Stop! As a start-up, you might not need branding
Think you’ve got a great business on your hands? Resist the urge to hire a branding company. This won’t help - at least not right away.
More pressing worries include salaries, overheads and general operational expenses.
Of course, you believe in the product - why else would you pledge so much time to it?
But hiring a branding firm, as you know, can be costly. And you’re wary of an agency that sells you the world after a five-minute consultation; promising a beautiful website, brochures, logos, introductions to their “friends” and a clever marketing campaign. In the end, this money will only be taken away from the product you’re creating, the service you’re offering or the business you’re running.
So you put it on the backburner.
But a catch 22 situation arises. You have a great business yet you’re the only who knows about how great it is. Your presentations are selling you short. Your vision isn’t quite making it to the page. You can describe what you do, but you can’t make a client commit. All this time spent talking, cajoling, convincing - and no one’s listening. New clients aren’t forthcoming and the time you’re spending isn’t equalling money.
So you start looking for a young, talented freelancer who is inexpensive and can design. And yes, your presentations start to look marginally better. But you’re spending a lot of time guiding this person. They’re executing what you ask, but not really thinking about why they’re doing it. And so there are inevitably gaps where the two of you don’t meet. So you hire another one. And another one. And spend yet more time and money without wowing clients.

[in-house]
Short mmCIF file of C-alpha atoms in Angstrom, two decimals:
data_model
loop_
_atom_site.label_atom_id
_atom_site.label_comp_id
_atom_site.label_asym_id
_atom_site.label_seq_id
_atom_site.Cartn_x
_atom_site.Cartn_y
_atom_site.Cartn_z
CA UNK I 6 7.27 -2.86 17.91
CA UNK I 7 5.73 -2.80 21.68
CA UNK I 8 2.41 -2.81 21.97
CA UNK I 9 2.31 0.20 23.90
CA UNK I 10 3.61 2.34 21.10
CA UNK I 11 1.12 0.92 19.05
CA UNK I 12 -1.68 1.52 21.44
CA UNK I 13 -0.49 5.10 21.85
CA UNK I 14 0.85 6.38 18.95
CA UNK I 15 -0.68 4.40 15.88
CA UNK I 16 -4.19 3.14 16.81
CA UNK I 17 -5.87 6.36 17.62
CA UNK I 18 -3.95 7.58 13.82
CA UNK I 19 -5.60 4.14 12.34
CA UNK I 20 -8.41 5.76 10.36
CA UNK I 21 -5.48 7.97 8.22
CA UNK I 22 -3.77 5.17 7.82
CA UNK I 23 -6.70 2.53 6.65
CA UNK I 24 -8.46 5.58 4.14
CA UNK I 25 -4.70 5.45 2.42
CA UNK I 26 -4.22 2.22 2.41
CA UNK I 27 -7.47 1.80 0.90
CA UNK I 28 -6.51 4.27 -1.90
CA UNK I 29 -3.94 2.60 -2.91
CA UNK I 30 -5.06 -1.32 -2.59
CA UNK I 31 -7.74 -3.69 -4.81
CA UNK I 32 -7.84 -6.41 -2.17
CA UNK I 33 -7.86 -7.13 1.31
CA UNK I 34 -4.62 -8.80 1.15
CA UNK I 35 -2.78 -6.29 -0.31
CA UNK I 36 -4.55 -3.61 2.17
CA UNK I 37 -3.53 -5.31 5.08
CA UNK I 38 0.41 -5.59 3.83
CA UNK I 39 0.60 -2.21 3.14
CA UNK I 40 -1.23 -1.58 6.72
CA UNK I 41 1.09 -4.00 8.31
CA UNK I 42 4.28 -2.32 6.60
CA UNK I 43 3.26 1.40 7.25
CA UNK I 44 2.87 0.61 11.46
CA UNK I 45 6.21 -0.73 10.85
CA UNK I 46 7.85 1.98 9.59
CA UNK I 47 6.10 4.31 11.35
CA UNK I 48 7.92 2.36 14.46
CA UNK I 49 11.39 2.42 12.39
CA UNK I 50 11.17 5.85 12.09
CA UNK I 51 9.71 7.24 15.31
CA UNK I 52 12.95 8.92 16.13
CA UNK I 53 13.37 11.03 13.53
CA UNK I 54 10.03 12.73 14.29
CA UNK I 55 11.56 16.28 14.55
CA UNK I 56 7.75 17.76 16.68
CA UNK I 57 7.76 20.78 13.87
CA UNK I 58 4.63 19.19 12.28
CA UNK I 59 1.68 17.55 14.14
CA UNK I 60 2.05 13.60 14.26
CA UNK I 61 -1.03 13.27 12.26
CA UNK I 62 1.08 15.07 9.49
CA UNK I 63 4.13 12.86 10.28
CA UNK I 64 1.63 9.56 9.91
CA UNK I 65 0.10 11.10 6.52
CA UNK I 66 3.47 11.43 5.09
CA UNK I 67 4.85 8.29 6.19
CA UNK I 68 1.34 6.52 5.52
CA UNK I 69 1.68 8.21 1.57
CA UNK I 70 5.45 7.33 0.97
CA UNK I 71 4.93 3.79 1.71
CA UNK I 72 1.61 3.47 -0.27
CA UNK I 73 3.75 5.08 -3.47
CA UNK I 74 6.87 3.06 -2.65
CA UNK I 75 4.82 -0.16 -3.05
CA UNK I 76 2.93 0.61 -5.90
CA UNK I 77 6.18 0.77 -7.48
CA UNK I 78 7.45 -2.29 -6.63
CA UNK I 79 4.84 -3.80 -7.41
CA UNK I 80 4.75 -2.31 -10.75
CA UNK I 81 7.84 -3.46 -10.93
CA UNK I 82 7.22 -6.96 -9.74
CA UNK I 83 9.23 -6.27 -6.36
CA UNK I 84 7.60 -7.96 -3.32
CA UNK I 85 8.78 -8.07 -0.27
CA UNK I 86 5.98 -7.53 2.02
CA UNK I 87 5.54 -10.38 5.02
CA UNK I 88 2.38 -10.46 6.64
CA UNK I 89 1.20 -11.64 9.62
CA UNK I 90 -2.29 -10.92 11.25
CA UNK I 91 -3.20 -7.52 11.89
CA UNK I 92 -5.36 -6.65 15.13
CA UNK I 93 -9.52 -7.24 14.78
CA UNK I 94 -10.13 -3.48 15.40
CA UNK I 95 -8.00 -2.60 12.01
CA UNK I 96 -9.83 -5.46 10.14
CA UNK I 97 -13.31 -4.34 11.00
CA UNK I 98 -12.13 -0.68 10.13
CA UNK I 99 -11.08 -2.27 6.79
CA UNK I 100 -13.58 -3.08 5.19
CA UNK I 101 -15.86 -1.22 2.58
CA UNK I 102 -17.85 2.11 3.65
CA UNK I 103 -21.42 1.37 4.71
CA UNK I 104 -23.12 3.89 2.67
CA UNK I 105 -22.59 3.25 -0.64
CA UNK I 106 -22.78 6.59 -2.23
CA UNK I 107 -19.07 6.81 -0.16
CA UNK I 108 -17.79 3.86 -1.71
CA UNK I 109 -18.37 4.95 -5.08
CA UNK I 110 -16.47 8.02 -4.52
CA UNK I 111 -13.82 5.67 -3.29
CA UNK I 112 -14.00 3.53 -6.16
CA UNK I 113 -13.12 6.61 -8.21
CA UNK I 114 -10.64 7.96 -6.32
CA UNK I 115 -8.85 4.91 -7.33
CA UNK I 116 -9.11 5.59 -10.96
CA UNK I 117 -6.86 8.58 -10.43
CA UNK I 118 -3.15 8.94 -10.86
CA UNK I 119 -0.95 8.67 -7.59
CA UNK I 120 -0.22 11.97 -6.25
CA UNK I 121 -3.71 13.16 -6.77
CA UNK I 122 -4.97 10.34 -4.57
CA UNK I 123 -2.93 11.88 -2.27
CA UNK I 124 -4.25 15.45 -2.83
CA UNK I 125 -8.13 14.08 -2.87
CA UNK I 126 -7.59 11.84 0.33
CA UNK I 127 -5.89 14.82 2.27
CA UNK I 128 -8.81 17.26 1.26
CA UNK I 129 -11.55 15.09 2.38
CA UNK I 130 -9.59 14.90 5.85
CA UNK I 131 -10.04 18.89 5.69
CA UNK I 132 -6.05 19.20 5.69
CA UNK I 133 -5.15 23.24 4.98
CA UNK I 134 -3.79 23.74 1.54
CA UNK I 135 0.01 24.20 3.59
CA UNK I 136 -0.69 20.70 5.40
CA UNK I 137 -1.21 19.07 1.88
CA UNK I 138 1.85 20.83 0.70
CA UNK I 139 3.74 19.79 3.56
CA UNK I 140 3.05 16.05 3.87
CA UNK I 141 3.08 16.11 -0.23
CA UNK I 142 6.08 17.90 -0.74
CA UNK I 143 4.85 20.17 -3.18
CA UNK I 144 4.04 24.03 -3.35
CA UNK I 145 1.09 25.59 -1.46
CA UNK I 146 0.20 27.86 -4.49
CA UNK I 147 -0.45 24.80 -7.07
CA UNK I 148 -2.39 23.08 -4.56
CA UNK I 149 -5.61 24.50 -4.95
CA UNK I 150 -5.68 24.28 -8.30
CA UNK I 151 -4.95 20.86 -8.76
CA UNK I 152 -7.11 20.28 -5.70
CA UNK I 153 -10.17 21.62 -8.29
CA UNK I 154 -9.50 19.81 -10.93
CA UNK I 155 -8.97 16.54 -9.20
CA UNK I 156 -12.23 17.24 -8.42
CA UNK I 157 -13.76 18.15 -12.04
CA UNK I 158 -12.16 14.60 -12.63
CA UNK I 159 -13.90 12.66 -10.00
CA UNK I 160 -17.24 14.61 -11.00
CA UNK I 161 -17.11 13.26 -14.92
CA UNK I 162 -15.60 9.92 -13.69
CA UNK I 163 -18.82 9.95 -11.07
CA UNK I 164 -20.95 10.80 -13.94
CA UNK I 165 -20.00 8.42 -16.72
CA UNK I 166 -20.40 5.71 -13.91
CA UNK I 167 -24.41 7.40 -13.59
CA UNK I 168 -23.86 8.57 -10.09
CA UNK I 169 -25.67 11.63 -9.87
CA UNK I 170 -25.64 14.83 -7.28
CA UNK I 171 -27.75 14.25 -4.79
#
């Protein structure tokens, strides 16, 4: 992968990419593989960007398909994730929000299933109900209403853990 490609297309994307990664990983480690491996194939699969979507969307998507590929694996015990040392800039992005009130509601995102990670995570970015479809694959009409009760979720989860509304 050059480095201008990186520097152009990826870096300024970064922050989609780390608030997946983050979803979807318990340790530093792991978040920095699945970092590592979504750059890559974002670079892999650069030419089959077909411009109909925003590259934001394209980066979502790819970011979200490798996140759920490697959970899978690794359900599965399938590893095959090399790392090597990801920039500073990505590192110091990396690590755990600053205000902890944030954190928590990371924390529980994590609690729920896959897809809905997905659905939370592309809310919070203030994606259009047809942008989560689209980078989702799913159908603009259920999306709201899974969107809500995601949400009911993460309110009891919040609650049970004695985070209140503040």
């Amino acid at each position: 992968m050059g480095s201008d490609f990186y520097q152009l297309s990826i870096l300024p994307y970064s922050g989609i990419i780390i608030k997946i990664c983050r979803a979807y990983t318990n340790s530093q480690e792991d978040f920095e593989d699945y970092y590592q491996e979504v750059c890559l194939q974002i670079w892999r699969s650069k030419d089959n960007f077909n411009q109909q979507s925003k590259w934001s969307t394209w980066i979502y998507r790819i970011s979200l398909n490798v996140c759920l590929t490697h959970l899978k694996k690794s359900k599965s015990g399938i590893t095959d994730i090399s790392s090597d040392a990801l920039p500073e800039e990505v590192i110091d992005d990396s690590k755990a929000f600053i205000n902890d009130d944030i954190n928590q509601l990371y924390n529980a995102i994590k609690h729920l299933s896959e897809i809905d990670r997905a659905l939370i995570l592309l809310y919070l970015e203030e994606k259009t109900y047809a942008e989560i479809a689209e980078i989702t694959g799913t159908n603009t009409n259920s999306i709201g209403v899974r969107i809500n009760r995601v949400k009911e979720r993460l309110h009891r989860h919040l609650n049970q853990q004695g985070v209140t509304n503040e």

How do you translate branding into cash flow? Who is going to answer this question? A branding company should. And this should be the first question you ask.
Good branding starts with strategy. Thinking. Asking questions. Interrogating why. A young freelancer may not have the experience to question you. And a lot of branding companies doesn’t have the time - you’re not a privileged client yet.
So, forget the guys who want to sell you solutions without knowing your problems - you’ll get an end product but it’ll never really speak to people. Good brand builders are consultants. They eye up your offering. They ask: who is your desired customer, and how are you going to reach them? They care about getting to know you before selling you a solution. And they have the guts to tell you where you’re going wrong.
Many start-ups try to be everything at once. But complexity is one of the great killers of potential. It’s a turnoff to customers, and it confuses staff. A simple brand message is a sign of confidence. No one should hide behind their words, because you only have one chance to make an impression in the market.
Finally, you’re making headway. You’ve cut through the clutter to the heart of the sell and clients are listening. Remember: this is before you’ve even thought about wireframes and logos and new websites and new brochures and other… stuff. You’ve stepped back and done the basics right first.
In summary, whenever you choose a branding company, look out for:
A team that spends time to clearly understand your message.
A team that will work with you until your message is clear, and all parties are satisfied
Be suspicious of those who agree to everything you say
Be suspicious of those who give you ideas without research
Don’t accept strategies that appear to take no time to create (this research should take several days/weeks for any business niche)
Avoid complex design solutions. Make business simple.
Ask for tools, like a brand book, that can be used by staff or external partners. (This keeps communication - both verbal and visual - consistent).
Don’t be shy to ask questions about money and how their work is going to translate into cash flow.